Israeli novelist-travel writer Yuval Ben-Ami weighs in at the +972 blog with a clever take on the snowballing Israeli economic Israel protest:
Our situation as Israelis is currently comparable to that of the customer in Monty Python’s sketch, who walks into a cheese shop intent on buying cheese, only to discover that the shop is utterly bereft of cheese. The shopkeeper does not reveal this upfront, but instead lets his customer go through an endless list of cheeses. In a similar manner, protesters in Israel’s newly sprung tent cities and weekly-held rallies list the types of future they demand: a future for our hospitals, a future for our schools, even a future for our milk industry (no pun intended: Today saw a huge rally of dairy farmers in Tel Aviv. They protested Netanyahu’s decision to open the milk and cheese market to imports as a response to public outcry about overpriced cottage cheese). … What are we to do? I naturally do not subscribe to John Cleese’s choice of assassinating the shopkeeper, but this future shop’s management should definitely be sacked and a boycott on their nonexistent Gruyere is a good place to start.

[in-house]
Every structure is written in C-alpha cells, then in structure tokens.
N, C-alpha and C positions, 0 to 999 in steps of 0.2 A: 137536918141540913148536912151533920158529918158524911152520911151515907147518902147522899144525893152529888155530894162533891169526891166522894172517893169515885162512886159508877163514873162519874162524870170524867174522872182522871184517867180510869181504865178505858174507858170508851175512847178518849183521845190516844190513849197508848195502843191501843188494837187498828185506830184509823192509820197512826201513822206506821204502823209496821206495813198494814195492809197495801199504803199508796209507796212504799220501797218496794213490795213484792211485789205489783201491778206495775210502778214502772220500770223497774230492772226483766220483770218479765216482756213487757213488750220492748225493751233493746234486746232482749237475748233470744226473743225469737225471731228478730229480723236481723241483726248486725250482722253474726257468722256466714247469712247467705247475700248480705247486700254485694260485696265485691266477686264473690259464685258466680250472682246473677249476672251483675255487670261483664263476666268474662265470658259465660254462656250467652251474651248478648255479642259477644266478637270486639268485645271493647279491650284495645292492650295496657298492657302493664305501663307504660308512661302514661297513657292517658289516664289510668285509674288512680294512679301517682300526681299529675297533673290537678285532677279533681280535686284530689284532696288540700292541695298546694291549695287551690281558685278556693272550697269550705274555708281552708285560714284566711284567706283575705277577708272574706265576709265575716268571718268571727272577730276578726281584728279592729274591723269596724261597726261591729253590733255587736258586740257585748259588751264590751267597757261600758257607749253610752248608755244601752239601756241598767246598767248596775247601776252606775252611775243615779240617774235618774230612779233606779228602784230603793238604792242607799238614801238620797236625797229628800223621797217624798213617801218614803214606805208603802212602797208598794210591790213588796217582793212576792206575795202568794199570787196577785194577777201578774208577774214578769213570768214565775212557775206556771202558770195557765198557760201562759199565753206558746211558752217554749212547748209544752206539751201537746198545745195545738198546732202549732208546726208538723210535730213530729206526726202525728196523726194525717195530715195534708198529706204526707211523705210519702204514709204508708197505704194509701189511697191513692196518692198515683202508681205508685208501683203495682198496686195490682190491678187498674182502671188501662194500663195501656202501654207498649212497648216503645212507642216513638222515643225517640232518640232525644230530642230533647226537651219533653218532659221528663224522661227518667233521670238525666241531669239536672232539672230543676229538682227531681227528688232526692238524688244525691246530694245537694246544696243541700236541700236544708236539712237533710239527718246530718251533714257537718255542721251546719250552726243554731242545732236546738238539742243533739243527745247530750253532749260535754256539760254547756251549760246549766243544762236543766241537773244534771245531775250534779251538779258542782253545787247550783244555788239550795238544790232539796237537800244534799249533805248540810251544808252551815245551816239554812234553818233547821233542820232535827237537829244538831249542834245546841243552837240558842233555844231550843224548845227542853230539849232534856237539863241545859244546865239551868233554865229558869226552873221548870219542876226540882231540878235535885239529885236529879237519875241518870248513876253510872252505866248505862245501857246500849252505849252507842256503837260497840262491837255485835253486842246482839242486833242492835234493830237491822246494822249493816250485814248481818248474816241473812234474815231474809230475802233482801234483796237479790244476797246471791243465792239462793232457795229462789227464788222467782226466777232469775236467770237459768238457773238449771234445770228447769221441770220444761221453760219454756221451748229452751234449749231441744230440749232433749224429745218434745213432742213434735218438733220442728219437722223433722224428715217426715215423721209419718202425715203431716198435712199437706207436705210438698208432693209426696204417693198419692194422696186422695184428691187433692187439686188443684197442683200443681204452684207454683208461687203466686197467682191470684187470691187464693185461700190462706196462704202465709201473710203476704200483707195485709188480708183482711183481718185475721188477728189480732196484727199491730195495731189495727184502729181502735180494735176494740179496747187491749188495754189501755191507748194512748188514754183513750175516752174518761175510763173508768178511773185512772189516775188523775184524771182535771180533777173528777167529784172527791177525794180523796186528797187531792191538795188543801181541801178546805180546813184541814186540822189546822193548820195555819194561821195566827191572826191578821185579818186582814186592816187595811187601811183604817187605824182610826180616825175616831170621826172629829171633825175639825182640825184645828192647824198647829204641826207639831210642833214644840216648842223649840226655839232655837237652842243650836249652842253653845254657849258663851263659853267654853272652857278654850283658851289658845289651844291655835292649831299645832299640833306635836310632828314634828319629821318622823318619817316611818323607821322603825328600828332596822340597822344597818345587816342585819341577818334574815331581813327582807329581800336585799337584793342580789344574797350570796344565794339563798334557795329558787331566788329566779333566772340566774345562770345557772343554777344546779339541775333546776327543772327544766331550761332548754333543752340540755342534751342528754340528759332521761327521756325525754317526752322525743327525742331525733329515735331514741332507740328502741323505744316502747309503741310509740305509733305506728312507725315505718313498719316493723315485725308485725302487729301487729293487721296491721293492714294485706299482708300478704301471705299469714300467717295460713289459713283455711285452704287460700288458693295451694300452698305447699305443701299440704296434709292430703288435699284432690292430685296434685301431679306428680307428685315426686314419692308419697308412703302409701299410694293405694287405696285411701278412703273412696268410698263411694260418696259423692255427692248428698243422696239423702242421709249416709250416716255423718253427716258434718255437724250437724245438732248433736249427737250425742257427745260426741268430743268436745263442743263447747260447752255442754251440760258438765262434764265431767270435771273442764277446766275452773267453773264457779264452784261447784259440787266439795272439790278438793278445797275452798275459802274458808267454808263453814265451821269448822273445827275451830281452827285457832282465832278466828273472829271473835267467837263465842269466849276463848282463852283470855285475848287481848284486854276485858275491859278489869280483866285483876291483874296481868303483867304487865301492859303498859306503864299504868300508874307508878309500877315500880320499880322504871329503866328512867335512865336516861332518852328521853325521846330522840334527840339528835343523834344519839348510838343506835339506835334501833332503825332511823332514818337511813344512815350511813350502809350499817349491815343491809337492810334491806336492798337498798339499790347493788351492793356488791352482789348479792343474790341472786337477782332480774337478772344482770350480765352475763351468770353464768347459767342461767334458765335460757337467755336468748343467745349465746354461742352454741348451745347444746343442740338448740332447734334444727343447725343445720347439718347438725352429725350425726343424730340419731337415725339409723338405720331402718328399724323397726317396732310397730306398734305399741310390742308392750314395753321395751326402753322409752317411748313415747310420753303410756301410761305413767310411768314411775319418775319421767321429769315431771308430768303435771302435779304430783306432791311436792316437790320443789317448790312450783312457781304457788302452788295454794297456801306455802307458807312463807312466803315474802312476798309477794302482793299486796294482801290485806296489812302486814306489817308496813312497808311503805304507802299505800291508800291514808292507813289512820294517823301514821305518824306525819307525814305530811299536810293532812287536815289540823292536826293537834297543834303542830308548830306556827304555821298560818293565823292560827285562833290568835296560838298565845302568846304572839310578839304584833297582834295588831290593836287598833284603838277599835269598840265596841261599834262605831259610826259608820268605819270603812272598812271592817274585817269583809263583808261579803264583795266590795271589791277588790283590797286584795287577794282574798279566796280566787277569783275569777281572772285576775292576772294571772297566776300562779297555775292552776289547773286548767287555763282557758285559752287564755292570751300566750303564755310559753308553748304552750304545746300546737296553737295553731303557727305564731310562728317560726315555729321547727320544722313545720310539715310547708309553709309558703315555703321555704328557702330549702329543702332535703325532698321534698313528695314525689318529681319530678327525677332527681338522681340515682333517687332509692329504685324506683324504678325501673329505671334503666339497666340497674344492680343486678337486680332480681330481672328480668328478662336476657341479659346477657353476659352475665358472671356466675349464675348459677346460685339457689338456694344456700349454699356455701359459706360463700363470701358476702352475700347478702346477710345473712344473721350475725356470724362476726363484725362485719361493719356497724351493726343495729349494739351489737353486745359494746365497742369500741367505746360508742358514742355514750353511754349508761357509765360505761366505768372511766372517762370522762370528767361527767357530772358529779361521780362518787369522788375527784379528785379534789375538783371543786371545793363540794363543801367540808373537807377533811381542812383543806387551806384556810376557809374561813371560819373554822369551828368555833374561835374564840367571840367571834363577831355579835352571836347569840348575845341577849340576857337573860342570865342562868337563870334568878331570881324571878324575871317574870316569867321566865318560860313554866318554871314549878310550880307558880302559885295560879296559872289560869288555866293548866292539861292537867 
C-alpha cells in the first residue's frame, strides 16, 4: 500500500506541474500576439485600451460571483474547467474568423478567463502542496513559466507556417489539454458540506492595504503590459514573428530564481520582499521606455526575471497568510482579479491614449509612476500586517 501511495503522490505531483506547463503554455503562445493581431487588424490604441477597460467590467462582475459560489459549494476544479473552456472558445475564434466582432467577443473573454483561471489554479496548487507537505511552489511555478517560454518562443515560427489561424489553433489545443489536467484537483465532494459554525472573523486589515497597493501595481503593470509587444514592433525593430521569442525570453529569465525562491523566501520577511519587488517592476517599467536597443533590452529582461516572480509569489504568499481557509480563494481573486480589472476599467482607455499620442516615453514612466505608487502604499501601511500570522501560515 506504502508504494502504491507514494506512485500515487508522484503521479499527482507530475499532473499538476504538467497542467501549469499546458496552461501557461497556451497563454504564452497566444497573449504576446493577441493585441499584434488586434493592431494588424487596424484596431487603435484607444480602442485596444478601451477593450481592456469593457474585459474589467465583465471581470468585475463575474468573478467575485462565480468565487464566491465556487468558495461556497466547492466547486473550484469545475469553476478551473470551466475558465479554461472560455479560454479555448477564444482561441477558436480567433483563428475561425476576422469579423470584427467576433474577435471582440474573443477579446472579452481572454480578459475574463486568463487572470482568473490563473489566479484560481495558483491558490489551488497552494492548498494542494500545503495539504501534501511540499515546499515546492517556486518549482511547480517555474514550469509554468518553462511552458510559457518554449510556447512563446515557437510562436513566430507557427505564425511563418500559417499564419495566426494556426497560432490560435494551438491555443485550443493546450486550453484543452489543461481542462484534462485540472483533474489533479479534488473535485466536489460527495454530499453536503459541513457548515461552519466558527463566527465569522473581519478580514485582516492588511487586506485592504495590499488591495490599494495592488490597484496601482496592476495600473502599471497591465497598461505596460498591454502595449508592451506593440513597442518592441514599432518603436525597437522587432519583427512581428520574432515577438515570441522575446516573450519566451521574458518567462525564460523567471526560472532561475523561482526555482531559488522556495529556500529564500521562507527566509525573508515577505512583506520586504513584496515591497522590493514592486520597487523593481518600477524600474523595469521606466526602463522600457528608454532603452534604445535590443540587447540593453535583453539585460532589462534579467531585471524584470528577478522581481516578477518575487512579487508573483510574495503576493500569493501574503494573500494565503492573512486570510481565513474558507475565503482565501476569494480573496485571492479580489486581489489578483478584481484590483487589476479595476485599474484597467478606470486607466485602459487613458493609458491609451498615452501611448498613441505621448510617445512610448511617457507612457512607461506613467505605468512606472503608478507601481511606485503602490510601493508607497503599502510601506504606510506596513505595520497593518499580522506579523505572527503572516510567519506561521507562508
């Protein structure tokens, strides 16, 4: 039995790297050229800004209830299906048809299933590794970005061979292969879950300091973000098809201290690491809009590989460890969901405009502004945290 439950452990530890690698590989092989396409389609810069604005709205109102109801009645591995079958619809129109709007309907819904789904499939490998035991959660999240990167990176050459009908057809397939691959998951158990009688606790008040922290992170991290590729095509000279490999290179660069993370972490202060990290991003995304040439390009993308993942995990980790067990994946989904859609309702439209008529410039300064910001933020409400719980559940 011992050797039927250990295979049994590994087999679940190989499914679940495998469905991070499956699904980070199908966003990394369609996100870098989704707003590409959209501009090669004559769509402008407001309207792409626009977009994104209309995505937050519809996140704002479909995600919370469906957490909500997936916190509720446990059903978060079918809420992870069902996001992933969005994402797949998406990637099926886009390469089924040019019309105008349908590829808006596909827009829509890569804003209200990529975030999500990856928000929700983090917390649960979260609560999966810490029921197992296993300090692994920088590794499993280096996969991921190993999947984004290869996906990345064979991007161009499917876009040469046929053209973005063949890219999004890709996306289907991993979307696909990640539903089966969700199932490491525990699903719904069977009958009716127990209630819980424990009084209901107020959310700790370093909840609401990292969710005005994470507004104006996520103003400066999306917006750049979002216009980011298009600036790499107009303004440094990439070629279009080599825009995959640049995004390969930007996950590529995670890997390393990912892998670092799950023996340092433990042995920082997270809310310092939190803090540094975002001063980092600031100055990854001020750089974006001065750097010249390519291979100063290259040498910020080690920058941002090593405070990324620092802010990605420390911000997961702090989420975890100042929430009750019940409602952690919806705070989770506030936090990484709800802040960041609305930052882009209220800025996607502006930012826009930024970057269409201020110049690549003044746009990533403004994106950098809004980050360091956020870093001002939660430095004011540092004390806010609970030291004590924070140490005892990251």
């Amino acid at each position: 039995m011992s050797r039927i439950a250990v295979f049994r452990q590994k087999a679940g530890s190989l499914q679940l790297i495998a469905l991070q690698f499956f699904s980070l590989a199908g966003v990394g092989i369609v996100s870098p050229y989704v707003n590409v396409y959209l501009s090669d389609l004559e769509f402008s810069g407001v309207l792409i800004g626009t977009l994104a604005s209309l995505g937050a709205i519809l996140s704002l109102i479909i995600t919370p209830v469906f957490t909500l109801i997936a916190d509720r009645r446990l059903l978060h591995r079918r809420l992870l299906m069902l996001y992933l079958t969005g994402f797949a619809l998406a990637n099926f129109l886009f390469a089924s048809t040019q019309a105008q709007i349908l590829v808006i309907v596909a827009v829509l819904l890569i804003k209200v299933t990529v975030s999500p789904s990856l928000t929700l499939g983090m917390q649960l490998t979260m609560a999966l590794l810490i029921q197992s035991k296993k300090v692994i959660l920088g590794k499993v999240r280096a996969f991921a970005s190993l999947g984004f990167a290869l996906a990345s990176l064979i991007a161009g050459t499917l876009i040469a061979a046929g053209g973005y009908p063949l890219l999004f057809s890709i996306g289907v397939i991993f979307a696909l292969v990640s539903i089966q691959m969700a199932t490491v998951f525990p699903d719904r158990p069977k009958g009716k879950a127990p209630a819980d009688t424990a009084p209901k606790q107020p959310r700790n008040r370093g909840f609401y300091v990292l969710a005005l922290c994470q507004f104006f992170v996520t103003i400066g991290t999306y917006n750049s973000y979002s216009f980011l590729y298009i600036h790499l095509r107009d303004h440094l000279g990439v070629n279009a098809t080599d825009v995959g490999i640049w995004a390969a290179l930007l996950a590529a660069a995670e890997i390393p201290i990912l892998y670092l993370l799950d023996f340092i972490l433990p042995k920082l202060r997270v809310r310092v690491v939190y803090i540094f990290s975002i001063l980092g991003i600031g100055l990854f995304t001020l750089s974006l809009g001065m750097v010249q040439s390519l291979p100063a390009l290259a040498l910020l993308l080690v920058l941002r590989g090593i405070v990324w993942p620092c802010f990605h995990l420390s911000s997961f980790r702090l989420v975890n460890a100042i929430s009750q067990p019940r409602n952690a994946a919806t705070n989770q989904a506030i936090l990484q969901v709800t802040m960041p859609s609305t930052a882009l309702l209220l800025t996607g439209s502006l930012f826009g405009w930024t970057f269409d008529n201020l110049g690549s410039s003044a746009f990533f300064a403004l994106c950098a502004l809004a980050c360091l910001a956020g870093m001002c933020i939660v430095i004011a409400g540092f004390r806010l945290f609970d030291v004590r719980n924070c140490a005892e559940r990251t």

I’m not sure Ben-Ami isn’t reading more into the tent camps’ potential for future impact than the reality on the streets can support, but his whimsical approach is a good window into their zeitgeist. Here’s the Python original:
Jonathan Jeremy “J.J.” Goldberg is editor-at-large of the Forward, where he served as editor in chief for seven years (2000-2007).